The BlackBerry Torch 9860’s battery is also accessible and replaceable but is only a 1230mAh unit. We’ll talk more about battery life shortly, though.
The four standard BlackBerry navigation buttons sit beneath the screen along with the optical pointer. Technically speaking, this is as redundant as it was on the Bold 9900 (you just use the touchscreen instead) but it’s surprisingly intuitive to occasionally use this to fine tune the cursor location. It also provides backwards compatibility with certain apps and games.
The buttons have a nice firm action and are encircled by white glowing strips – a somewhat unnecessary addition on a handset that’s so easy to feel your way around, but it’s a nice touch. Incidentally, we do rather like the elegant way the phone powers off, reducing the screen brightness then the button brightness until all is dark – very poetic. Arguably some of the buttons on the Torch 9860 are a bit superfluous, but along with the pointer it does allow those used to BlackBerrys to more easily transition – it also makes it a bit quicker to reach some basic functions like the dialler.
The BlackBerry Torch 9860 uses a 3.7in LCD display with a resolution of 480 x 800 pixels. This makes it entirely middling on most fronts but don’t let that put you off. Its ~252ppi pixel density makes it nice and sharp while it produces really punchy colours and has good viewing angles. There’s a bit of contrast and colour shift when viewed from extreme angles but nowhere near enough to concern us. It’s not spectacular but it gets the job done.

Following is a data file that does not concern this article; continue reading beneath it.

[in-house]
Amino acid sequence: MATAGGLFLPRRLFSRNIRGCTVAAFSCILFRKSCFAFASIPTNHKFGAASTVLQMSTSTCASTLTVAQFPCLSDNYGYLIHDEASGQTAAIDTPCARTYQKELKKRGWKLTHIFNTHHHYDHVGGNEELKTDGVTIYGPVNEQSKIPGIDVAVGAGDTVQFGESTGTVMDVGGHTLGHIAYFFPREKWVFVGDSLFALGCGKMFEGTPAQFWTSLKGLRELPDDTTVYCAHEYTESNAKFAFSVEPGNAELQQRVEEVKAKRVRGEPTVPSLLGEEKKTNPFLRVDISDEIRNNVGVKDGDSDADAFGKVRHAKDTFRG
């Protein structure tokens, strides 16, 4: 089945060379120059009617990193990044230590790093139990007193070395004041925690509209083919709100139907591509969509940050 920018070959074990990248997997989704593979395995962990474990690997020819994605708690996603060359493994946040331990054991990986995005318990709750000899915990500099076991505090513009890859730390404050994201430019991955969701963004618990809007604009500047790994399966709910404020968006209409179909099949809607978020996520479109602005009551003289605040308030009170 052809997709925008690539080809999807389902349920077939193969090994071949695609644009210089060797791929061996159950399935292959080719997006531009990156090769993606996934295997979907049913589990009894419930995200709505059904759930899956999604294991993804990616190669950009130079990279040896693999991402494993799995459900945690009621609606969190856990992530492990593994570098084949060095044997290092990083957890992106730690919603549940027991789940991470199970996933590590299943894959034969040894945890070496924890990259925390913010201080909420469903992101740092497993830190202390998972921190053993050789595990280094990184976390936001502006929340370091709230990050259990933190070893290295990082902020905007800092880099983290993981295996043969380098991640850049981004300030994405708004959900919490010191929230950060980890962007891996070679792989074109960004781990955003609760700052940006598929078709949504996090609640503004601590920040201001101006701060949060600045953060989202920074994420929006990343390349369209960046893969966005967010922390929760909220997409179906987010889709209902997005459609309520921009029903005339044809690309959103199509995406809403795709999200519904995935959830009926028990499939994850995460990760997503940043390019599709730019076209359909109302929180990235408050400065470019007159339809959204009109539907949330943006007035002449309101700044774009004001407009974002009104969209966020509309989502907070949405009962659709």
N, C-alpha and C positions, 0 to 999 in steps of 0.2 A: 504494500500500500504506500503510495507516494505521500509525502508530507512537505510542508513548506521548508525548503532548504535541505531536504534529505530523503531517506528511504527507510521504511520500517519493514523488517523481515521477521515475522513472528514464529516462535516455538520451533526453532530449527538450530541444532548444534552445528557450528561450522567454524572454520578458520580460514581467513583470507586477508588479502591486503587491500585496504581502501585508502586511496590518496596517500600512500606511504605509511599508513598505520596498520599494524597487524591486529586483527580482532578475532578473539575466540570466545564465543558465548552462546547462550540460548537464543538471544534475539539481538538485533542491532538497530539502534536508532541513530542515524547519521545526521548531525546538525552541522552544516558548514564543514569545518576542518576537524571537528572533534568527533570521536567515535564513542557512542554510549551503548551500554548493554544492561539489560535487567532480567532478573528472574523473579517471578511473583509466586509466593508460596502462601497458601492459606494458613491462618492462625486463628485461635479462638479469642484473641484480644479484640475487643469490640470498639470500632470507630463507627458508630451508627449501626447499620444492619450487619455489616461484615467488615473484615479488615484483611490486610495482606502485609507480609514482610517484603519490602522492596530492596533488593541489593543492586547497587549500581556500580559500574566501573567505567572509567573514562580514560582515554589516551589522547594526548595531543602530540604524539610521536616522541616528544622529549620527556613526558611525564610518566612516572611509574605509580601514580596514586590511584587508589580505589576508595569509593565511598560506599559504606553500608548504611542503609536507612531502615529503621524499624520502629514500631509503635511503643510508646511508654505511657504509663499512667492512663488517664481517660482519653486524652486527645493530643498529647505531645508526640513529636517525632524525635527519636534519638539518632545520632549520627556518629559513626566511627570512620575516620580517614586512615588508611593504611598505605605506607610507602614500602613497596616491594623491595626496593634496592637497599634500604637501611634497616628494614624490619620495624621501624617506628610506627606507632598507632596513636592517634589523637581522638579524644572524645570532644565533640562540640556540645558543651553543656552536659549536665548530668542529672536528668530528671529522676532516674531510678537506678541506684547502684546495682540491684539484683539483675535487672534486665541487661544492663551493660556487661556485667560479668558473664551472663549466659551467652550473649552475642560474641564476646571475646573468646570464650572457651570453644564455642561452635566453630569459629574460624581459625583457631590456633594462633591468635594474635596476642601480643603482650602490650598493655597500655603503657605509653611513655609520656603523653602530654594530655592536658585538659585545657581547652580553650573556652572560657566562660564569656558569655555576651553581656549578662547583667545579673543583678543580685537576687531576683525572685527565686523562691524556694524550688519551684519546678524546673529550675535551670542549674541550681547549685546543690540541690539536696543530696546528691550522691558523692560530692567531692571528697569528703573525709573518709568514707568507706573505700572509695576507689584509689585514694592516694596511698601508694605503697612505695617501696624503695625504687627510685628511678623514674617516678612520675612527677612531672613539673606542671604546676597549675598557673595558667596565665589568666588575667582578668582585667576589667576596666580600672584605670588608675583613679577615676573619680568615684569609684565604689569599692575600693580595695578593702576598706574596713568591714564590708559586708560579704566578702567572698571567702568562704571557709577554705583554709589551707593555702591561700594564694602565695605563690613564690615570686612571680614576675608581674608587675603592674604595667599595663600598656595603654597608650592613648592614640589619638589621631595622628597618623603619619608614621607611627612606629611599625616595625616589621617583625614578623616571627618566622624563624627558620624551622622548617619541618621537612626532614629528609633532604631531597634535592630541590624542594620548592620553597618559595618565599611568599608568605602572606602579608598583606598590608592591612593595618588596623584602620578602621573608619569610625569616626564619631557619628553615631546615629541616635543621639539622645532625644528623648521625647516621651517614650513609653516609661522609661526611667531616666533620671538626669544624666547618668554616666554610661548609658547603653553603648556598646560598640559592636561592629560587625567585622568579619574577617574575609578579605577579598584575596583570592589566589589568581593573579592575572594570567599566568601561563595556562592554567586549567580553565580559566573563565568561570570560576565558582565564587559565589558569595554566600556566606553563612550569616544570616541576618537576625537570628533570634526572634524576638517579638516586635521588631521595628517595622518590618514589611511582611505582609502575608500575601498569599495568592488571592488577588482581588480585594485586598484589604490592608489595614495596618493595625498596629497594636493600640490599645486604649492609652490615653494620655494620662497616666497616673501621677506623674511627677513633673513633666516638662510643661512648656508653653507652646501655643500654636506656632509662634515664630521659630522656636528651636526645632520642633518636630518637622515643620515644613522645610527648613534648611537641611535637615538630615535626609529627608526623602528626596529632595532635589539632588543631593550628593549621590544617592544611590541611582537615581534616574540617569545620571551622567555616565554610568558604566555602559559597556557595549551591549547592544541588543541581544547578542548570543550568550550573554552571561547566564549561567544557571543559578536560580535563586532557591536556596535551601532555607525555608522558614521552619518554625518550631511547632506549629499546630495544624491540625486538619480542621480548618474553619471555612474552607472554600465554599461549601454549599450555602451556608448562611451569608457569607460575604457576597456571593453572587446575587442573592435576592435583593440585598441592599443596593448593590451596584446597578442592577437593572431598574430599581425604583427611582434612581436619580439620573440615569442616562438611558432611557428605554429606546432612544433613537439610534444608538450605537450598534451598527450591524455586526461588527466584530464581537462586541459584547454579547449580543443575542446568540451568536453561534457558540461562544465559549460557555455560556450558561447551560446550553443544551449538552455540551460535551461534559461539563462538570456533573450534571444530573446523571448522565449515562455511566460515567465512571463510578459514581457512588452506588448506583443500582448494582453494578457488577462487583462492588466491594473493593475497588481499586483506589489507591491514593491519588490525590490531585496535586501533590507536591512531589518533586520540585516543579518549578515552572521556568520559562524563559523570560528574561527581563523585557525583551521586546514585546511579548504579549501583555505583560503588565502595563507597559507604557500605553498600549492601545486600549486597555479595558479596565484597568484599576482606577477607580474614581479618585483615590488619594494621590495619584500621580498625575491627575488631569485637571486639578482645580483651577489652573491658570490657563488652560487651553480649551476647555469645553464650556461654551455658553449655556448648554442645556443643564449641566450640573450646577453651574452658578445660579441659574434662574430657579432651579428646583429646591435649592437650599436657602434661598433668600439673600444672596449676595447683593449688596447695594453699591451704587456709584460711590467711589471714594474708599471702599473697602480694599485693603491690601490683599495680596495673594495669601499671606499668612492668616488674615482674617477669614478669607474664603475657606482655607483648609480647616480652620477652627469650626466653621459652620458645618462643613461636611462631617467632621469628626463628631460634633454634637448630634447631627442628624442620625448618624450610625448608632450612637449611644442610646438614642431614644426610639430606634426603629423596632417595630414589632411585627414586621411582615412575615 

The same can be said for this phone’s CPU. The single-core 1.2GHz chip keeps the phone zipping along nicely but on a technical comparison it trails the dual-core or even 1.4GHz single-core chips used on much of the competition. For general navigation this difference isn’t really noticeable as RIM has done an excellent job with what it calls its “liquid graphics”. This refers to the smooth, stylish animations that accompany you as you move around the interface that always ensure you feel like you’re in control.
That said, every now and again you do encounter the odd pause that we just know would be avoided on a dual-core handset. Also as app support improves and more and more powerful apps and games become available, the slower chip may become a limiting factor.
Benchmarks on mobile phones must always be taken with a pinch of salt but they give a small indication of just what sort of a performance difference you may feel between handsets. As such we ran the browser-based SunSpider and RightWare BrowserMark benchmarks and found the 9860 to be a surprisingly strong contender, posting scores of 2704 and 50992 respectively. These compare to 4057 (lower is better) and 37827 (higher is better) on the iPhone 4. Showing just what dual-core can get for you, the iPhone 4S posts scores of 2261 and 89530.
Wireless connectivity is decent with the requisite 3G, Wi-Fi 02.11b/g/n, Bluetooth 3.0 and GPS/A-GPS all accounted for.